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Enlarged Board of Appeal Now Considering the EPOs Approach to Double Patenting in Case G4/19

We reported in February 2019 that questions concerning double patenting had been referred to the Enlarged Board of Appeal by the Board of Appeal in case T0318/14. Despite the oral proceedings (during which the referral was made) having been held in February 2019, the Board of Appeal did not issue a written decision until December 2019. Consequently, the Enlarged Board of Appeal did not formally receive the referral until recently. The referral is now pending before the Enlarged Board of Appeal as G4/19.

As we reported previously, the following questions have been referred to the Enlarged Board of Appeal:

1. Can a European patent application be refused under Article 97(2) EPC if it claims the same subject-matter as a European patent granted to the same applicant which does not form part of the state of the art pursuant to Article 54(2) and (3) EPC?

2.1 If the answer to the first question is yes, what are the conditions for such a refusal, and are different conditions to be applied where the European patent application under examination was filed

a) on the same date as, or

b) as a European divisional application (Article 76(1) EPC) in respect of, or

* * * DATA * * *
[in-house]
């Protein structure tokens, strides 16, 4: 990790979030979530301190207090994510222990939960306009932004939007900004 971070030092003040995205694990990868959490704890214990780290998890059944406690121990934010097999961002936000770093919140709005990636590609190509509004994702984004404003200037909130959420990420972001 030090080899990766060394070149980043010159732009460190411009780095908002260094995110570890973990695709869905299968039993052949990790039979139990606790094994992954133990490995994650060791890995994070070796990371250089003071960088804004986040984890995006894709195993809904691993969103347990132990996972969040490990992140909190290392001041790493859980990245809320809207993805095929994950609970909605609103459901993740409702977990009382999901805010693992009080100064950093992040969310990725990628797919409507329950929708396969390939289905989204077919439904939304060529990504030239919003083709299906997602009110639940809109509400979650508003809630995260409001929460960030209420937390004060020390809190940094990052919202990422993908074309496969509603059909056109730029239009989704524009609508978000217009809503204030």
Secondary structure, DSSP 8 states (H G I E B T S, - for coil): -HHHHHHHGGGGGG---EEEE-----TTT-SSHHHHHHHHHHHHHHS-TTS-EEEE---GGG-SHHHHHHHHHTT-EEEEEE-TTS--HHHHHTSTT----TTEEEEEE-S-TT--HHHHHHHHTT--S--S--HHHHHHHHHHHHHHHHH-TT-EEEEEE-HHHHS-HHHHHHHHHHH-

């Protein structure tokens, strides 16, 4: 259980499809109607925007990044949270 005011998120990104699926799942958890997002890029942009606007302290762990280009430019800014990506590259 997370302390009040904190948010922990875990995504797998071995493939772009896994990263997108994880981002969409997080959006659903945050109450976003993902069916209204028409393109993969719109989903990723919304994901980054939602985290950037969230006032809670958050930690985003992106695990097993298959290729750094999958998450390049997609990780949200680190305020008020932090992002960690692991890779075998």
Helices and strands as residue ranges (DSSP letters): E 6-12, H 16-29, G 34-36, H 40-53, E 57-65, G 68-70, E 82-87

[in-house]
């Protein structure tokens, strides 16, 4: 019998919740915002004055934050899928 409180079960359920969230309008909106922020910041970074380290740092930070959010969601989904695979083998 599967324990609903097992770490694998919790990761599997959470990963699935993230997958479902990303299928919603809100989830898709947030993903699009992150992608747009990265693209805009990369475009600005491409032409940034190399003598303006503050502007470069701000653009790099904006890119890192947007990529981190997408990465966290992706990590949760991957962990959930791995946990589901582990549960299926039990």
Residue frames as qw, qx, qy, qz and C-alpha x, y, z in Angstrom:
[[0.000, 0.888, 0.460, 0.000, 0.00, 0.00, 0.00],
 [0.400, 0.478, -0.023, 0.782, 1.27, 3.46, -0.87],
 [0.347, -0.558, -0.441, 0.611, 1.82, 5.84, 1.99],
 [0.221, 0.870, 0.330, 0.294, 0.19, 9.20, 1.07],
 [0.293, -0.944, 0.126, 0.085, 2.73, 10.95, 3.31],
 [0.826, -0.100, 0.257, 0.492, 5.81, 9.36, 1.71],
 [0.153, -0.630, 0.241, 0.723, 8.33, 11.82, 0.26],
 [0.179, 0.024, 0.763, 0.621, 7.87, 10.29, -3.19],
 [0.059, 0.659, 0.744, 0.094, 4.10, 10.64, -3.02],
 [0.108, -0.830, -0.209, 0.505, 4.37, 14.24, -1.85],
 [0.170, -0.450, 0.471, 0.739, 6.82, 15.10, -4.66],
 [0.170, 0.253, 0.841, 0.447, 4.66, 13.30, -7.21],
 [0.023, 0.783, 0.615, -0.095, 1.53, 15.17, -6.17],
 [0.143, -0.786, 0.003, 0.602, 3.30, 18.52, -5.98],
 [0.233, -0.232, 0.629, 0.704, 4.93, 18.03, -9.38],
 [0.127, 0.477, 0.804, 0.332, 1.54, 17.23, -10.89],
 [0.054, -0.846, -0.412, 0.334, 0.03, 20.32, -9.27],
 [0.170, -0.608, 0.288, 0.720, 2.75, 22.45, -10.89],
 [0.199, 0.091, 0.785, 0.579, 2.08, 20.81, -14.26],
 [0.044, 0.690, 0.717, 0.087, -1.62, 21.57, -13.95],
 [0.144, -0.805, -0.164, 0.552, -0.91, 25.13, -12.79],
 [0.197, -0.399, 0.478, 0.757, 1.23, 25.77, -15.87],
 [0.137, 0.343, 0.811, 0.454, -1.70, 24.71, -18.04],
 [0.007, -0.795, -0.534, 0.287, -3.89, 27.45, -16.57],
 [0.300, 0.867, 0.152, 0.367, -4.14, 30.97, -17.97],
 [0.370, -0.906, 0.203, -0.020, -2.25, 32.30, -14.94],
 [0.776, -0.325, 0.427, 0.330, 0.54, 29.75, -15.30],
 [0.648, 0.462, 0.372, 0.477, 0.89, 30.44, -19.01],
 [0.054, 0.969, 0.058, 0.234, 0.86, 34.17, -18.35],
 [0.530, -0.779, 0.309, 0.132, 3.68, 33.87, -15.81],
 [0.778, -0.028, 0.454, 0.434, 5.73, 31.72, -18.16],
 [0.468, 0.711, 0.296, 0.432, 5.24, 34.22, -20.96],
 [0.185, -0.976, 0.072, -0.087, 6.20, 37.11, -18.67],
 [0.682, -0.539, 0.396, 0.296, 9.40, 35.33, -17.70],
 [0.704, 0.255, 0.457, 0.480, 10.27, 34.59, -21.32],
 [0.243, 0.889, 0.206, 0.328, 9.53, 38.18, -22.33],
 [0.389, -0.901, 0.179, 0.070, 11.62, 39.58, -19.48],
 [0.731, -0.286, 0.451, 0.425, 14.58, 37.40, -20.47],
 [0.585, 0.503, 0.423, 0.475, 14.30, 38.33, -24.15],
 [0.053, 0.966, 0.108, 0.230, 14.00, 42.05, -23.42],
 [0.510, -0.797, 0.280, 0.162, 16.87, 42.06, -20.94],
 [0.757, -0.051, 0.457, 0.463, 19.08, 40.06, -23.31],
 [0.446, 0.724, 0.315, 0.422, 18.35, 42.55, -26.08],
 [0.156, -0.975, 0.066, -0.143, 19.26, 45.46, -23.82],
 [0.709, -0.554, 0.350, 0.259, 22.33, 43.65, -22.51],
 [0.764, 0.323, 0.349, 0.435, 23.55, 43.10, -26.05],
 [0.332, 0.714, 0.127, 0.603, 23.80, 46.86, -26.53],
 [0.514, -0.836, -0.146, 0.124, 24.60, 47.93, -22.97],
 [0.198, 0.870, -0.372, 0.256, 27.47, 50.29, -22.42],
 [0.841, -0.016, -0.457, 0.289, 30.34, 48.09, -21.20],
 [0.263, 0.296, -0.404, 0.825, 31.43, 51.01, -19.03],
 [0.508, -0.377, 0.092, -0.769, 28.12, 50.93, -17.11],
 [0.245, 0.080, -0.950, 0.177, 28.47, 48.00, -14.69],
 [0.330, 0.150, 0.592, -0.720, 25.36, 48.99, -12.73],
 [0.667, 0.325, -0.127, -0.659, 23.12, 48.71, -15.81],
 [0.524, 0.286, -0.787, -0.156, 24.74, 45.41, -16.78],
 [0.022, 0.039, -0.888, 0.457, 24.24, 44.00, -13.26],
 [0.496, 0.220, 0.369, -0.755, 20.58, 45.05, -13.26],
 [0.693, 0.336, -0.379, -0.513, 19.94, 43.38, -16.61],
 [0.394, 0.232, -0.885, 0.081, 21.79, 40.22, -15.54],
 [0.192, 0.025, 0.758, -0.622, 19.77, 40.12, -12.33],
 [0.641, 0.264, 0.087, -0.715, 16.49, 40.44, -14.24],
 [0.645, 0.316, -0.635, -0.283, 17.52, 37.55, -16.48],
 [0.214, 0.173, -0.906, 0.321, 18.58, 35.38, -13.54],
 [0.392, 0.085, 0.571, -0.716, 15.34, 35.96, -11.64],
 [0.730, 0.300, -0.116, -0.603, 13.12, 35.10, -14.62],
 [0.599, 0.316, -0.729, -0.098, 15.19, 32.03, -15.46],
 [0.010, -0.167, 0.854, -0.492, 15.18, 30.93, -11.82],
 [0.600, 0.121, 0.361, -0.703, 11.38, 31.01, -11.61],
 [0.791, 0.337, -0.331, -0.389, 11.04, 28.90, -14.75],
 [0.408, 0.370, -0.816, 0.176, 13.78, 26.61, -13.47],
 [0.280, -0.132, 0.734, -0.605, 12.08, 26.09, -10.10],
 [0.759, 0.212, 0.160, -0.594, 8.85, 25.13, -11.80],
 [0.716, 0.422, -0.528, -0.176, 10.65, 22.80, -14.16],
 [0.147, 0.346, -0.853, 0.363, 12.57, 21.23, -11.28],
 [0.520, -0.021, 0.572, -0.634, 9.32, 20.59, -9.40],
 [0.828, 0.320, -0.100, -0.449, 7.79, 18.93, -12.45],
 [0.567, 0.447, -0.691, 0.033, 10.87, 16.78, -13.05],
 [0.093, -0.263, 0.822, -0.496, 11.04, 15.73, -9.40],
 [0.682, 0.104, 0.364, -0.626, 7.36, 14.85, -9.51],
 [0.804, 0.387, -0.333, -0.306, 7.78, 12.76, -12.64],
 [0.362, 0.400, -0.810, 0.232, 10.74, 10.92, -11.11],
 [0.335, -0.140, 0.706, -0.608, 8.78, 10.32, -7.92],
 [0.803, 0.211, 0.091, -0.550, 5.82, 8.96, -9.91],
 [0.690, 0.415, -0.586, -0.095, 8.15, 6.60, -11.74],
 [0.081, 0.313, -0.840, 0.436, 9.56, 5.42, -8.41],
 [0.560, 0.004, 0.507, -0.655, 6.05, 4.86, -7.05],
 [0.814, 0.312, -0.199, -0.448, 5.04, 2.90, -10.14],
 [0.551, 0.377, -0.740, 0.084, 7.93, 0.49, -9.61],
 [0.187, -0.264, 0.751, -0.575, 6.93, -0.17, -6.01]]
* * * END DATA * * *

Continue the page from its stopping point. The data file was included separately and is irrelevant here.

c) claiming the priority (Article 88 EPC) in respect of

a European patent application on the basis of which a European patent was granted to the same applicant?

2.2 In particular, in the last of these cases, does an applicant have a legitimate interest in the grant of a patent on the (subsequent) European patent application in view of the fact that the filing date and not the priority date is the relevant date for calculating the term of the European patent under Article 63(1) EPC?

The legal background behind the questions is discussed in our earlier news item.

Practitioners in Europe will be hoping that the Enlarged Board takes the opportunity to provide some much-needed clarity in this area of law. There are no explicit provisions in the EPC that cover double patenting, so there is at present considerable confusion over whether double-patenting even exists as a concept, and if so, what it means in practice. It will be hoped that the Enlarged Board will consider not only the questions of what "the same subject matter" means, and whether the two cases have to be related by a common priority claim, but also the question of what "the same applicant" means. It has been a feature of patent law that two different applicants who each file a patent application on the same day for the same invention can each proceed to obtain a patent as if the other application did not exist. Even if double-patenting does exist as a concept, can it be avoided by assigning one of the cases to a different applicant prior to grant?

It will probably take the Enlarged Board of Appeal around 12 months to issue a decision. In the meantime, the EPO has announced that it will be staying all proceedings in which the "decision depends entirely on the outcome of the referral" until the Enlarged Board of Appeal issues its decision. We will report again when there is any further news.